DIY gallery wall – Imperfection
Want to decorate your living space with a gallery wall that makes an impact, in an imperfect style? It couldn't be easier! This can be done with very simple means. Simple graphic patterns, such as tapered lines or semicircles facing one another in a varied arrangement, are often enough to create a few special works for your gallery wall. With STAEDTLER Lumocolor markers, you can draw on different surfaces – whether you opt for paper, acrylic glass, foil or metal, there are no limits to your creativity. When tracing, you can confidently do away with geometric triangles and precise lines – this is what makes that "imperfect" look. The use of papers, backgrounds and colours that compliment each other ensures a harmonious look without appearing boring.
An article by Vera
What you need
|Mars® plastic 526 50 Eraser in premium quality - Single product, size: 65 x 23 x 13 mm
Watercolour paper in various sizes (e.g. A5 & A3), transparent film (e.g. overhead projector film), DIN A4 recycled paper, linen scraps, cold coffee or black tea, brushes, masking tape, picture frames and clamps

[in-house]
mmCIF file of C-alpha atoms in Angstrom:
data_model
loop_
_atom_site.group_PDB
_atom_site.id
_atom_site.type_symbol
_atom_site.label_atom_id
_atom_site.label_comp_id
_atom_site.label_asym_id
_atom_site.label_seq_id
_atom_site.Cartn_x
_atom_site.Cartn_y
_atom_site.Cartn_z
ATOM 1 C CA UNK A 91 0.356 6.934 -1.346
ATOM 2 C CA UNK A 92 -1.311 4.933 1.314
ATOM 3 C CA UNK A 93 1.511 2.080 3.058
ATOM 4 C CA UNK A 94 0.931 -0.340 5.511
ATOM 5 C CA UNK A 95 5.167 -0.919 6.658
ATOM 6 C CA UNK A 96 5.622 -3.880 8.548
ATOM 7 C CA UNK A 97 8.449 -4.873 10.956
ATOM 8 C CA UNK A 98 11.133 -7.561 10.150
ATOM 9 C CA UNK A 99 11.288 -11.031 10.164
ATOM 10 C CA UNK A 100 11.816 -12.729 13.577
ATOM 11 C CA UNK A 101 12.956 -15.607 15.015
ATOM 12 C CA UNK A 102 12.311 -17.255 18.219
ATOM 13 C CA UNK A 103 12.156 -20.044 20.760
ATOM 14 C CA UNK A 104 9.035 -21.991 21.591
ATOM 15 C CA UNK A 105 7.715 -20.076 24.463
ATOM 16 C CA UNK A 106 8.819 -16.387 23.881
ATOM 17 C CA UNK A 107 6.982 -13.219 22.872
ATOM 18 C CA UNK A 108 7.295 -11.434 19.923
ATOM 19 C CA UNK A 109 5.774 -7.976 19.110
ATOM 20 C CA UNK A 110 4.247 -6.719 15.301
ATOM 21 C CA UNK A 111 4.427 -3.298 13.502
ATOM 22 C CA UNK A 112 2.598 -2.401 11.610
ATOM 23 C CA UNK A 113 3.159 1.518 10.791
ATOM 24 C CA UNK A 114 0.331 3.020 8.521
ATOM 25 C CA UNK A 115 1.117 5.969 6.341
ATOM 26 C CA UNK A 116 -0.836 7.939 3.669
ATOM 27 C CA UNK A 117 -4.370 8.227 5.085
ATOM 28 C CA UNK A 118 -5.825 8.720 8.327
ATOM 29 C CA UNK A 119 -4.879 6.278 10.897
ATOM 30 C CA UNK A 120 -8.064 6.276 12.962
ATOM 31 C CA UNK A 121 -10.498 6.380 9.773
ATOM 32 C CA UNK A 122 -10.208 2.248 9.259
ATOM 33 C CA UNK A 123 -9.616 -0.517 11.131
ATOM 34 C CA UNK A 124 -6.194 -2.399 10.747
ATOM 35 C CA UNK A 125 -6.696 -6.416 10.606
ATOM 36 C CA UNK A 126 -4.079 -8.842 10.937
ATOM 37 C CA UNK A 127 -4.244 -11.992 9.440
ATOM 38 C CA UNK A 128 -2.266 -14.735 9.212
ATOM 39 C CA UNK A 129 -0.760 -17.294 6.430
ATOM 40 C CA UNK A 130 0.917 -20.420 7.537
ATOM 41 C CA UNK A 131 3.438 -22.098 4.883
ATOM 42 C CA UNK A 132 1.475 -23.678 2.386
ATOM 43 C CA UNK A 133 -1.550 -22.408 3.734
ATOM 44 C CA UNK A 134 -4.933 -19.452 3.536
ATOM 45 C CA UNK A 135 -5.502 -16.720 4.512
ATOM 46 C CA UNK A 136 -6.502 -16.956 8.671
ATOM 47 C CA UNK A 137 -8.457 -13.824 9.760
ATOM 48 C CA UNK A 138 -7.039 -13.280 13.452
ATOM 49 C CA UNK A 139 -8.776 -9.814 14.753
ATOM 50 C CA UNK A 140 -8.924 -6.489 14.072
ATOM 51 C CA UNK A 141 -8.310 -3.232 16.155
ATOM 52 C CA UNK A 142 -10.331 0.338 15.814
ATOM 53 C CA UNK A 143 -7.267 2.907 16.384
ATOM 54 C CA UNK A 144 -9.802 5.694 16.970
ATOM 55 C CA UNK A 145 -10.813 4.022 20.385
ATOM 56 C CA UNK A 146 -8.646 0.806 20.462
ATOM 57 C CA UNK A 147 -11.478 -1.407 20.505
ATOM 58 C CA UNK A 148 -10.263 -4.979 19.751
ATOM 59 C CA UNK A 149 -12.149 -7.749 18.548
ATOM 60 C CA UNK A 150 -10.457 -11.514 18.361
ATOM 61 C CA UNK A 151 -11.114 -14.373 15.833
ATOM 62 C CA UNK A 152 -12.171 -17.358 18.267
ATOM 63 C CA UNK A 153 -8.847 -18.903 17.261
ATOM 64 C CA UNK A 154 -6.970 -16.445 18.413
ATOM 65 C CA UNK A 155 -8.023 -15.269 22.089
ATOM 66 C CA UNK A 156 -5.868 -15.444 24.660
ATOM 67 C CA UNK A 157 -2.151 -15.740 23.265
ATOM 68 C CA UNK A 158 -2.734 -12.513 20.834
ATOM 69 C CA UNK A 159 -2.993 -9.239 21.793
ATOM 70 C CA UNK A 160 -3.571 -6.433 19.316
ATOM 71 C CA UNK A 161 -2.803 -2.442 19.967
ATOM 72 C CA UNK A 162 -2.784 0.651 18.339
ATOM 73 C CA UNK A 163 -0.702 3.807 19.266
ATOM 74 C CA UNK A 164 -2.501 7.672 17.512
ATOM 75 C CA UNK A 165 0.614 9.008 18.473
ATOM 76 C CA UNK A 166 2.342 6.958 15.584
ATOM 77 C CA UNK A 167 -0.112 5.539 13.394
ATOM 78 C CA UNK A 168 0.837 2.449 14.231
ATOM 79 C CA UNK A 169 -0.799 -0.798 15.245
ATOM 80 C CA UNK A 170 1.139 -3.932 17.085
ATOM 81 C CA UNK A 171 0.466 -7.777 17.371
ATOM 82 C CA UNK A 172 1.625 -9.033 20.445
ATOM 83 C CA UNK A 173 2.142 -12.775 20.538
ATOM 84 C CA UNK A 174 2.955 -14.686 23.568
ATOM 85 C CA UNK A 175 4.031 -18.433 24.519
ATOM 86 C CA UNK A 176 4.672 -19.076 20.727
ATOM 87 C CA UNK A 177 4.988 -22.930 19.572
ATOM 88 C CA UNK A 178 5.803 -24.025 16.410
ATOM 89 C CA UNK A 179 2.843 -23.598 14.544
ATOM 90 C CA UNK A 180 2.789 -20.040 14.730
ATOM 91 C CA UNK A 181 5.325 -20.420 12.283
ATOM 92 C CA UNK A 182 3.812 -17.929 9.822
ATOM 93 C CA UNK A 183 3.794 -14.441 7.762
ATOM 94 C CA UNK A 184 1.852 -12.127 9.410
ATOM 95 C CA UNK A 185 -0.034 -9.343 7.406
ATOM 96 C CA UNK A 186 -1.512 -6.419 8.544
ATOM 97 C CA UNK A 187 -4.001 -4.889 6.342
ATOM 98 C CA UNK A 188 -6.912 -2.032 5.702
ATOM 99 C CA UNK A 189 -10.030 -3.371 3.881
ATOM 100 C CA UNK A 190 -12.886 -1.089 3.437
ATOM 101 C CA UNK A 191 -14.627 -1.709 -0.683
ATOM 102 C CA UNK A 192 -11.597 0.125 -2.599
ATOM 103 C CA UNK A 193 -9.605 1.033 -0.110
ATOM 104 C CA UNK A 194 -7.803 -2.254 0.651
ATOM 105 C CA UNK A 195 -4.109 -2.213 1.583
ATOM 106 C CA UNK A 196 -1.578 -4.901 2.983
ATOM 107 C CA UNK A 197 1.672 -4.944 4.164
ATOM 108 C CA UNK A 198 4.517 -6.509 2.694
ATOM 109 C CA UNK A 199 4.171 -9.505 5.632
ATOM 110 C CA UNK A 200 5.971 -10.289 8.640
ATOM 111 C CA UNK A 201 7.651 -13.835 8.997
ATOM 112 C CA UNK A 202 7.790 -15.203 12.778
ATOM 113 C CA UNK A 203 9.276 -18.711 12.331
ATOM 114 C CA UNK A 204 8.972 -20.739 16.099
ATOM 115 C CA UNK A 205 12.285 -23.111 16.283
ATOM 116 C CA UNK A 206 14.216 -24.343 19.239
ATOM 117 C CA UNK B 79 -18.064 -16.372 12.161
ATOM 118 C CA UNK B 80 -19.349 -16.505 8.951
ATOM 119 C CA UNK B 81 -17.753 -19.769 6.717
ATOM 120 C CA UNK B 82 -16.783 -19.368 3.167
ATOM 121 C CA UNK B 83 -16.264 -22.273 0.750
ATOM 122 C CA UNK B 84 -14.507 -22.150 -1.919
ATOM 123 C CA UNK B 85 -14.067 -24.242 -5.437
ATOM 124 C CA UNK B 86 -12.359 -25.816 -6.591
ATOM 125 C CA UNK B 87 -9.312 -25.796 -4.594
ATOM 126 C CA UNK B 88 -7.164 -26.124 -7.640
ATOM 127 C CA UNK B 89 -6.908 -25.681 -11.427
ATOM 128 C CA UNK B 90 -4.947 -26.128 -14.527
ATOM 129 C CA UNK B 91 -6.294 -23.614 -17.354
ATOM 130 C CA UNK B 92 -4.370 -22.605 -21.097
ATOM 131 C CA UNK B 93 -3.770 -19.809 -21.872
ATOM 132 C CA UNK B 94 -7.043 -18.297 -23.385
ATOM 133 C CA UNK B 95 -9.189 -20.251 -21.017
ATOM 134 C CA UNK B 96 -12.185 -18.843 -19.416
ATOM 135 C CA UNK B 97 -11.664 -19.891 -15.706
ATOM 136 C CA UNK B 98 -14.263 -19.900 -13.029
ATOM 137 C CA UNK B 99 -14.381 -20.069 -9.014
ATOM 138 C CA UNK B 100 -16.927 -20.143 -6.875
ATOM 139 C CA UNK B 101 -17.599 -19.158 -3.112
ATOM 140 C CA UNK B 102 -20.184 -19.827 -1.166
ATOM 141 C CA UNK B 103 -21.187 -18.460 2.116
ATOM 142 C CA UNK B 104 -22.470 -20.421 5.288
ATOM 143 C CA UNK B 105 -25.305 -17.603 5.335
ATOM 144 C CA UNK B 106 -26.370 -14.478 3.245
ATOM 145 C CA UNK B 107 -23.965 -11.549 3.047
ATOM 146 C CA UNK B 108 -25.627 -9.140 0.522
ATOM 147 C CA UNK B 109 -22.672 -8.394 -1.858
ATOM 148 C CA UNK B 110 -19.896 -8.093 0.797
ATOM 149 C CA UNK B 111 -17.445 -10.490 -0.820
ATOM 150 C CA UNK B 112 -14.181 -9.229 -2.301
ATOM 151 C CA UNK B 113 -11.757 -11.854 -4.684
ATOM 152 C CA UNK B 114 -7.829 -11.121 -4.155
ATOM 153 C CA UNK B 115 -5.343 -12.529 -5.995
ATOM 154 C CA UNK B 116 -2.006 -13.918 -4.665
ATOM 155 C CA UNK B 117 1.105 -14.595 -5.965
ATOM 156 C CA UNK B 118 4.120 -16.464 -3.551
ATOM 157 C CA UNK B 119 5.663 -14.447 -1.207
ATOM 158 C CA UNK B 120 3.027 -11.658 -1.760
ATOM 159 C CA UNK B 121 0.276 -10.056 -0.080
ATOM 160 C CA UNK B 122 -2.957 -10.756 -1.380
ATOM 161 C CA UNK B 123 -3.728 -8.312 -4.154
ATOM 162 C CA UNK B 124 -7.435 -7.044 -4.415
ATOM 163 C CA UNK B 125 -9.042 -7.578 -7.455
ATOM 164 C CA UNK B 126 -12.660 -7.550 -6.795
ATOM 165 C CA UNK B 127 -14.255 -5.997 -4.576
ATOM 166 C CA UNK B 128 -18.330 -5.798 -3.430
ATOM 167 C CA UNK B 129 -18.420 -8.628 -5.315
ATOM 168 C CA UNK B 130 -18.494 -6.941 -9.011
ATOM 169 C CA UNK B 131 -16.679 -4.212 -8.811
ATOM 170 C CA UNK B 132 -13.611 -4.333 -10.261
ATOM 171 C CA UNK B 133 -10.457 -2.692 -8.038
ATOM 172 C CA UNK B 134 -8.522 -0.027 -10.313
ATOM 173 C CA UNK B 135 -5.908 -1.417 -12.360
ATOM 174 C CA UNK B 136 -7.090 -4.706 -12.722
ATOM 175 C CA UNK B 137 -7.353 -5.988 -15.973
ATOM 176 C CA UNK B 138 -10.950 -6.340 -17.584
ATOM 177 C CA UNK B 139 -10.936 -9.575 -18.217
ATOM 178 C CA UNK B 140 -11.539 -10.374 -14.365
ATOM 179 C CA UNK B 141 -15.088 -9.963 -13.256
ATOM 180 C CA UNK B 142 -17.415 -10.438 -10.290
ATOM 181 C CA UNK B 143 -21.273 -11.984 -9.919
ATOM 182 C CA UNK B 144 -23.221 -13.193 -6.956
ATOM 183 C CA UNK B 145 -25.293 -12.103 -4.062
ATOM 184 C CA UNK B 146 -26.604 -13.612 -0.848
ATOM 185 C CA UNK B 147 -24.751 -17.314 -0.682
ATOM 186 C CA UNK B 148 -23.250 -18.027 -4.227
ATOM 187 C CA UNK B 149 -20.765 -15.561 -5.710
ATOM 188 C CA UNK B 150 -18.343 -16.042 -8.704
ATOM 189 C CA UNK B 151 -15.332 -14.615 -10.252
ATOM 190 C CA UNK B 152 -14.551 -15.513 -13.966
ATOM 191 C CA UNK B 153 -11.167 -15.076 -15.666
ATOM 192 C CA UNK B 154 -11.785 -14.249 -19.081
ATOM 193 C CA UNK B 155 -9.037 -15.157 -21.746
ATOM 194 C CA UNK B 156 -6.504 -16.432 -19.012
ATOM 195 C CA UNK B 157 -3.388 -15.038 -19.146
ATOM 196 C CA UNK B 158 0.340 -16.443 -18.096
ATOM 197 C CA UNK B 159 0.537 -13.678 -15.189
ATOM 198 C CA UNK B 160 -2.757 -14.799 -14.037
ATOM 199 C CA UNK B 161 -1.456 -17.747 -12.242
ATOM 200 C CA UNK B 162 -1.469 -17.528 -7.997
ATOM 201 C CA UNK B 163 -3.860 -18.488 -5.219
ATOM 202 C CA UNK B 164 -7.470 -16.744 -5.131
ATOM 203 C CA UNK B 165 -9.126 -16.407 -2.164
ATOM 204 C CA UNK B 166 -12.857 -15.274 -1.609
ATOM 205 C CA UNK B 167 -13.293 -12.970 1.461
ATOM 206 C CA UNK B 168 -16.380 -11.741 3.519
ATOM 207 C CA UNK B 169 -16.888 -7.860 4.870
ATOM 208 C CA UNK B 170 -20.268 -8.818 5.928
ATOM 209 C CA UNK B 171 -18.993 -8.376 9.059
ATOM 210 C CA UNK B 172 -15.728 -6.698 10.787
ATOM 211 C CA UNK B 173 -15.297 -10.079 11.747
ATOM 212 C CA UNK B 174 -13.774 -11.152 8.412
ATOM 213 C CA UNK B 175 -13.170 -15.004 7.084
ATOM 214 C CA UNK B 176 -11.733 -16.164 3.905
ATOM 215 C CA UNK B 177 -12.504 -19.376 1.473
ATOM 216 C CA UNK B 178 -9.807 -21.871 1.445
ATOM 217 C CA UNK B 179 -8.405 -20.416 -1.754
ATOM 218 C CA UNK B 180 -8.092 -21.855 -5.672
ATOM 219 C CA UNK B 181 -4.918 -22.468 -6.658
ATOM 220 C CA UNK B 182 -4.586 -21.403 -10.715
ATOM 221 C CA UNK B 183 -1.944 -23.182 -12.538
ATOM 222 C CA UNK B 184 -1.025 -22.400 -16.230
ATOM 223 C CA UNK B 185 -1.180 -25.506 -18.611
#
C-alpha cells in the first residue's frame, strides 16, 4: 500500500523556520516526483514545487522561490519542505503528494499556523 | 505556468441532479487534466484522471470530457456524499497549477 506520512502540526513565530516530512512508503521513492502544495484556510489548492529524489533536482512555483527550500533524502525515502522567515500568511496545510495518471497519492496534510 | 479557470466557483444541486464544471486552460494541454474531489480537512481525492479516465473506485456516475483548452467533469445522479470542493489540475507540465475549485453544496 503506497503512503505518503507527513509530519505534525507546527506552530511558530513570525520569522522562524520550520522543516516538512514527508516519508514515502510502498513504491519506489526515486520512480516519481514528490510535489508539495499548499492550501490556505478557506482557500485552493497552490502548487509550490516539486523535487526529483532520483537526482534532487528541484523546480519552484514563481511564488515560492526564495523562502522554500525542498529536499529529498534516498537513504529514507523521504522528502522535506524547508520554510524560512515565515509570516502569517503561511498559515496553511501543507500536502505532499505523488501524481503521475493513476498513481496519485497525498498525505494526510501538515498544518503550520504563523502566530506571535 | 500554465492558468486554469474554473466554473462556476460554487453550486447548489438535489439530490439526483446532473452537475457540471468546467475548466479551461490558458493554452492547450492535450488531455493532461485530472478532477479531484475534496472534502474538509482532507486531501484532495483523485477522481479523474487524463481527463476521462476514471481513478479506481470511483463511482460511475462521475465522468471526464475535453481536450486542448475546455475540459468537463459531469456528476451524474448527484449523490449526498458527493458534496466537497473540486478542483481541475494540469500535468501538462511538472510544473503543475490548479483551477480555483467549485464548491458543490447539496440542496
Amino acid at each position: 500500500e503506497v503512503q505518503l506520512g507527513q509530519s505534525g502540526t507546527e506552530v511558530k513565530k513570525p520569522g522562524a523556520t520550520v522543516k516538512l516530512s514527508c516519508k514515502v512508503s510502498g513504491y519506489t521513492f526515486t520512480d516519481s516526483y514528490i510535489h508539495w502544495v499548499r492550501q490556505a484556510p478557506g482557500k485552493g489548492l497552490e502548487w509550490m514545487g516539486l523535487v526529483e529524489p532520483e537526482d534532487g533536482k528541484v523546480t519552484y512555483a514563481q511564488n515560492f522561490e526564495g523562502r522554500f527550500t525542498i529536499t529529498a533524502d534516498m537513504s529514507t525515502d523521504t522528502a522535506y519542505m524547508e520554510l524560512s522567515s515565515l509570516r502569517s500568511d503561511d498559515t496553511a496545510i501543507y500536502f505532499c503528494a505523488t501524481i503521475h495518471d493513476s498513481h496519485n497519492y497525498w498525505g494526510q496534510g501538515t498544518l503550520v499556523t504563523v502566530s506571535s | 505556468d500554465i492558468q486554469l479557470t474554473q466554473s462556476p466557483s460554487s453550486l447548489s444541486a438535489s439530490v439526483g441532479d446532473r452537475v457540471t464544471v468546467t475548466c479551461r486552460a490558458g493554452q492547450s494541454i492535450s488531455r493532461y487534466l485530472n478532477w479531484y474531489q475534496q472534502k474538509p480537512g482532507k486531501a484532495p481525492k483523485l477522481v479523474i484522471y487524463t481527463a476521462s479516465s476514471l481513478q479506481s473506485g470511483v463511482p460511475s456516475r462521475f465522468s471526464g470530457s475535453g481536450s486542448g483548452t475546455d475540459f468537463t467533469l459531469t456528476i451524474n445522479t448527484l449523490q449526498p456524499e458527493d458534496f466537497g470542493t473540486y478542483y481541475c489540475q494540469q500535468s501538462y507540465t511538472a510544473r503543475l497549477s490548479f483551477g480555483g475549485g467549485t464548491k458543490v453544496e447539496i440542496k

Sketch a lemon on a piece of paper or print out a picture of a lemon from the Internet.
Turn your motif over and shade the back with a soft pencil, particularly in the places where your drawing is on the front.
Then place the motif with the shaded area facing downwards in the middle of a piece of watercolour paper and trace the lines with a sharp pencil or ballpoint pen. The graphic is then transferred to the watercolour paper underneath.
Now trace the pencil lines with a Lumocolor permanent marker. Thicken these lines a bit more in some places than others – this reinforces the imperfect look.
To give your picture a quality passe-partout look, tape down the edges of the picture with some masking tape, in the desired size. The image looks particularly balanced if the top and bottom margins are slightly wider than the sides.
Then use a little cold coffee and/or black tea to colour in the entire background. Feel free to add a little more tea or coffee in some places. This darkens during drying and you get a beautiful watercolour beige shade. It is important that you work on watercolour paper, as normal paper tears when very damp. Finally, remove the adhesive tape and your first imperfect image is ready.
For the second piece of work, first sketch the leaves on a piece of paper.
Then place your sketch under the film or the glass pane of your picture frame and trace the lines with the Lumocolor paint marker. Even when colouring, the surfaces can still be coloured in a little unevenly in order to reinforce the imperfect look.
Tip: You can use an overhead projector film, for example, which you can insert into the frame later with some linen fabric or work directly on the glass of the picture frame.
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